Cognition, Computation, and Consciousness

Cognition, Computation, and Consciousness

Cognition, Computation, and Consciousness

Cognition, Computation, and Consciousness


The topic of consciousness is truly multidisciplinary, attracting researchers and theorists from diverse backgrounds. It is now widely accepted that previously disparate areas all have contributions to make to the understanding of the nature of consciousness. Thus, we now have computational scientists, neuroscientists, and philosophers all engaged in the same effort. This book illustrates these three approaches, with chapters provided by some of the most important and provocative figures in the field. The first section is concerned with philosophical approaches to consciousness. One of the fundamental issues here is that of subjective feeling or qualia. The second section focuses on approaches from cognitive neuroscience. Patients with different types of neurological problems, and new imaging techniques, provide rich sources of data for studying how consciousness relates to brain function. The third section includes computational approaches looking at the quantitative relationship between brain processes and conscious experience. Cognition, Computation, and Consciousness represents a uniquely integrated and current account of this most fascinating and intractable subject.


The issue of consciousness has long been a major problem of philosophy and has been set apart from the mainstream of science. However, recent remarkable advances in three lines of studies, namely, neuroscience, cognitive science, and computational science, give us hope that consciousness will eventually be related to brain mechanisms by joint efforts of these three disciplines.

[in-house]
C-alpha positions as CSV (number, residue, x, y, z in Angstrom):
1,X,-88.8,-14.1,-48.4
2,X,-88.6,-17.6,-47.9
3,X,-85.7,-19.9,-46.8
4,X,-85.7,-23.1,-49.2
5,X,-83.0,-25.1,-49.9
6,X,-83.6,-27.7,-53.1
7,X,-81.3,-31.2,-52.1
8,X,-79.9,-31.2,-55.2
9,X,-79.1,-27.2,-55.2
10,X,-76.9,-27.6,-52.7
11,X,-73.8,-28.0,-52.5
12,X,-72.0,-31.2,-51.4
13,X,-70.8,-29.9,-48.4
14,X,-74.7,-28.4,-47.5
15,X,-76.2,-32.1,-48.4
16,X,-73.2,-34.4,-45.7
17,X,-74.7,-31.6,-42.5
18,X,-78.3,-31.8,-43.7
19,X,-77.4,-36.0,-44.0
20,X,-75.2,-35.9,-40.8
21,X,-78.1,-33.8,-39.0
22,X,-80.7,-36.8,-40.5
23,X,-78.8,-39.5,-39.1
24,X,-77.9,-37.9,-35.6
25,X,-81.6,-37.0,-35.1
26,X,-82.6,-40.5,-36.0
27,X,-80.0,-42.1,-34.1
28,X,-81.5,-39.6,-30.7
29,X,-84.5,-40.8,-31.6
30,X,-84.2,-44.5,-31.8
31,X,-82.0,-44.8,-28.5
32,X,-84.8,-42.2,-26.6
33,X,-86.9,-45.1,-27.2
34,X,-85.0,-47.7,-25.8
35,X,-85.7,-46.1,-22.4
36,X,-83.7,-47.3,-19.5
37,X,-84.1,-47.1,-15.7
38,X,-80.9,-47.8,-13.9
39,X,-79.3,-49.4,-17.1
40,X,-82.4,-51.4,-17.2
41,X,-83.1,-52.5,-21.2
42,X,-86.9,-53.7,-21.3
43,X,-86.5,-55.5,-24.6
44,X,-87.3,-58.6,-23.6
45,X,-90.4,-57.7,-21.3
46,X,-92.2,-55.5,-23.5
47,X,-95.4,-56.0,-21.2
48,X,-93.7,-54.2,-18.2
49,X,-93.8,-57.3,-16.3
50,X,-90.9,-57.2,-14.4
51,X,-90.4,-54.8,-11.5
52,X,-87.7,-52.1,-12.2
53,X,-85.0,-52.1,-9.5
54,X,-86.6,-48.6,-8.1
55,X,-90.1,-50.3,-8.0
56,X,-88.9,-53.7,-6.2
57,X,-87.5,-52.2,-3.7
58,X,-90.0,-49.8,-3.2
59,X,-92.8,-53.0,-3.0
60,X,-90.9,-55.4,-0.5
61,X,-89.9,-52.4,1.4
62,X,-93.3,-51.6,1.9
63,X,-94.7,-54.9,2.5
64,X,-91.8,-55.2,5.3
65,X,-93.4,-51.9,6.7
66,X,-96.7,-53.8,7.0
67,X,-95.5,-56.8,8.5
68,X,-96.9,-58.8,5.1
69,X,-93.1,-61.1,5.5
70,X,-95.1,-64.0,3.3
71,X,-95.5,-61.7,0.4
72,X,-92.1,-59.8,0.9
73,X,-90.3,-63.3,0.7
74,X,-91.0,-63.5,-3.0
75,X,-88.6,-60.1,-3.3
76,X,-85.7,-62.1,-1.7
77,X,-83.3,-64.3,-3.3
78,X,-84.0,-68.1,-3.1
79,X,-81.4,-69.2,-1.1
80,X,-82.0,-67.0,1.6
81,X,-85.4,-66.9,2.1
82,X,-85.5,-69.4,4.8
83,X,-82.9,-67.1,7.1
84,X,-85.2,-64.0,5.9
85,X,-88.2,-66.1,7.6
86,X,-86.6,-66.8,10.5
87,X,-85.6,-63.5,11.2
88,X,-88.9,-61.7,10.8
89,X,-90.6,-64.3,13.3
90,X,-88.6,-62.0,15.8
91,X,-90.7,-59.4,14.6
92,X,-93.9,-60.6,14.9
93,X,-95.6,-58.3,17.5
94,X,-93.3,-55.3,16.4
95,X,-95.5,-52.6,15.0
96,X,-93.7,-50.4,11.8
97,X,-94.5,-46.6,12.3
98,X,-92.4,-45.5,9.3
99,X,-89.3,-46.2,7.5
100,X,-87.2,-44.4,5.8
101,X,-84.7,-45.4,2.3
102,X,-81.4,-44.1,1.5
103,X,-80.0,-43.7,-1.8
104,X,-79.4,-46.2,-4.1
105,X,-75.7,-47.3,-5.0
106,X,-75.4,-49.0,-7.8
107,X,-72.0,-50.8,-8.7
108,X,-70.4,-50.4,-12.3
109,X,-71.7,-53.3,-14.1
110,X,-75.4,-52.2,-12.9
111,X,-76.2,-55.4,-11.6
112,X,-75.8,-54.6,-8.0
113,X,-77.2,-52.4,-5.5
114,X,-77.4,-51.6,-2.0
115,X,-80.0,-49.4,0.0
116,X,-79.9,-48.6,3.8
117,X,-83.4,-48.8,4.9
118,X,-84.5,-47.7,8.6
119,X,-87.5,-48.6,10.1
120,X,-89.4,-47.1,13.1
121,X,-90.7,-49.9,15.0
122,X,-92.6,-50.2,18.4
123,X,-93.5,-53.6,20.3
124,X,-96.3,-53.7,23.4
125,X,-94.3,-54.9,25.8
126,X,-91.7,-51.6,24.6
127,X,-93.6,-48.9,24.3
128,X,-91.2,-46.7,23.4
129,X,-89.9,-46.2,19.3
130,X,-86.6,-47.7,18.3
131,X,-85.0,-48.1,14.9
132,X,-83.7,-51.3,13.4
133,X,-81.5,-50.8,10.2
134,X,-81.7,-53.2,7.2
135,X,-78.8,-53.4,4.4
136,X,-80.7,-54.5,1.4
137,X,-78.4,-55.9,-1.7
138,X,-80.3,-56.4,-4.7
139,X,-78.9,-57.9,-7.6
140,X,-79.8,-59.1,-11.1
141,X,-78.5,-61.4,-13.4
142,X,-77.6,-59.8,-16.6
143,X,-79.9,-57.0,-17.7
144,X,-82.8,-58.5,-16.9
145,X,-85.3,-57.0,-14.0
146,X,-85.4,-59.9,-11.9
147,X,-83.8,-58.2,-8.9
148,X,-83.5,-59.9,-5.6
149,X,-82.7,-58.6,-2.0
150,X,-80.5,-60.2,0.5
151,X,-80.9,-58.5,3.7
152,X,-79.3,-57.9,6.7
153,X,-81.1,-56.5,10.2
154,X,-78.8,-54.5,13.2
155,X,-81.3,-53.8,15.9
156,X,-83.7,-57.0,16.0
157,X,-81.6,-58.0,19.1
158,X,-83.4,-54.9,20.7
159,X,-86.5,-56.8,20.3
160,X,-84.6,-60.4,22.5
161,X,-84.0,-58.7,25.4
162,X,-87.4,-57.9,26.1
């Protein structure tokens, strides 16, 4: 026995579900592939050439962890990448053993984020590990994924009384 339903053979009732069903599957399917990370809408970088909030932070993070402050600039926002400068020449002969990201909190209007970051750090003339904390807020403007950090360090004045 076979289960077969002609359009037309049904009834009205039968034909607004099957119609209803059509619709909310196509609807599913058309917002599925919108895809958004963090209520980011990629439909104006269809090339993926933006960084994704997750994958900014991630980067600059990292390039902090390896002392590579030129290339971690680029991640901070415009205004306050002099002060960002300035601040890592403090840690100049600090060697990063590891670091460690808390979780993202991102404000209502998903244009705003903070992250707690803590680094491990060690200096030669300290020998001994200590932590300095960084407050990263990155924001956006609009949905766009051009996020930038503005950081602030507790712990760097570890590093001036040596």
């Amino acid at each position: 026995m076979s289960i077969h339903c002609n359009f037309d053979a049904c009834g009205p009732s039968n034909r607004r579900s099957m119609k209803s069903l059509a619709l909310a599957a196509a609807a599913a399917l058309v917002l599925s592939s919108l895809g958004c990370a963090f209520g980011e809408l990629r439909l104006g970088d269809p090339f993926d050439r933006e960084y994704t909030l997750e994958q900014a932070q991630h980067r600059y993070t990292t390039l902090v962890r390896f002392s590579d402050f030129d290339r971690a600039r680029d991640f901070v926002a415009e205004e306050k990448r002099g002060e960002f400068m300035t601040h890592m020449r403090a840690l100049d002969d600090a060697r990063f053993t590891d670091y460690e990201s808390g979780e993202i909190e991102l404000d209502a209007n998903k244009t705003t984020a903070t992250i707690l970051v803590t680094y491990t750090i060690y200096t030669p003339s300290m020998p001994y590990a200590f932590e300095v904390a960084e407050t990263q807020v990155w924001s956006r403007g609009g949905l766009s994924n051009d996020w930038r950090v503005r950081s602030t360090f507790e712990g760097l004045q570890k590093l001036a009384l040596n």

Neuroscience is primarily aimed at localizing brain structures responsible for mental activity and at investigating neural events going on in them. Cognitive science is concerned with principles governing mental activity, and computational science at computational capabilities of artificial networks and systems. These three disciplines have been developed individually by separate groups of researchers, but recently these are often combined to form new fields such as cognitive neuroscience and computational neuroscience. Considerable progress has already been noted in these fields in clarifying brain mechanisms underlying visual perception, motor control, learning and memory, and emotion.

However, we are still far from the goal of understanding brain mechanisms of awareness, volition, affect, language, thought, and consciousness, which characterize us humans. in order to advance our endeavour towards this goal, further integration of cognitive and computational neuroscience is necessary. This book describes such efforts originally presented in the Symposium on Cognition, Computation, and Consciousness held in the International Institute of Advanced Studies, Kyoto, Japan, in 1994, and specially updated for this book.

The first section is concerned with philosophical approaches to consciousness. Many such approaches so far tried are surveyed, and the functionalism on which current cognitive and computational neuroscience are based is critically examined. One of the fundamental issues is that of subjective feeling or qualia--why it feels like something to be conscious.

The second section focuses on approaches to consciousness from cognitive neuroscience. One rich set of findings which helps to tease out different aspects of consciousness, and helps us to understand where these fit into brain functions, comes from patients with various types of neurological problems. Another set of findings comes from analysing brain activity in relation to such processes as imagery, and during conscious as compared to unconscious mental states, to help to define which brain processes are related to consciousness.

The third section deals with computational approaches to consciousness, for example how network processes such as coherence or attractor states are related to experienced phenomenology, and whether there is a certain type of computational processing that is especially difficult for the brain and that is related to explicit, conscious, control processing.

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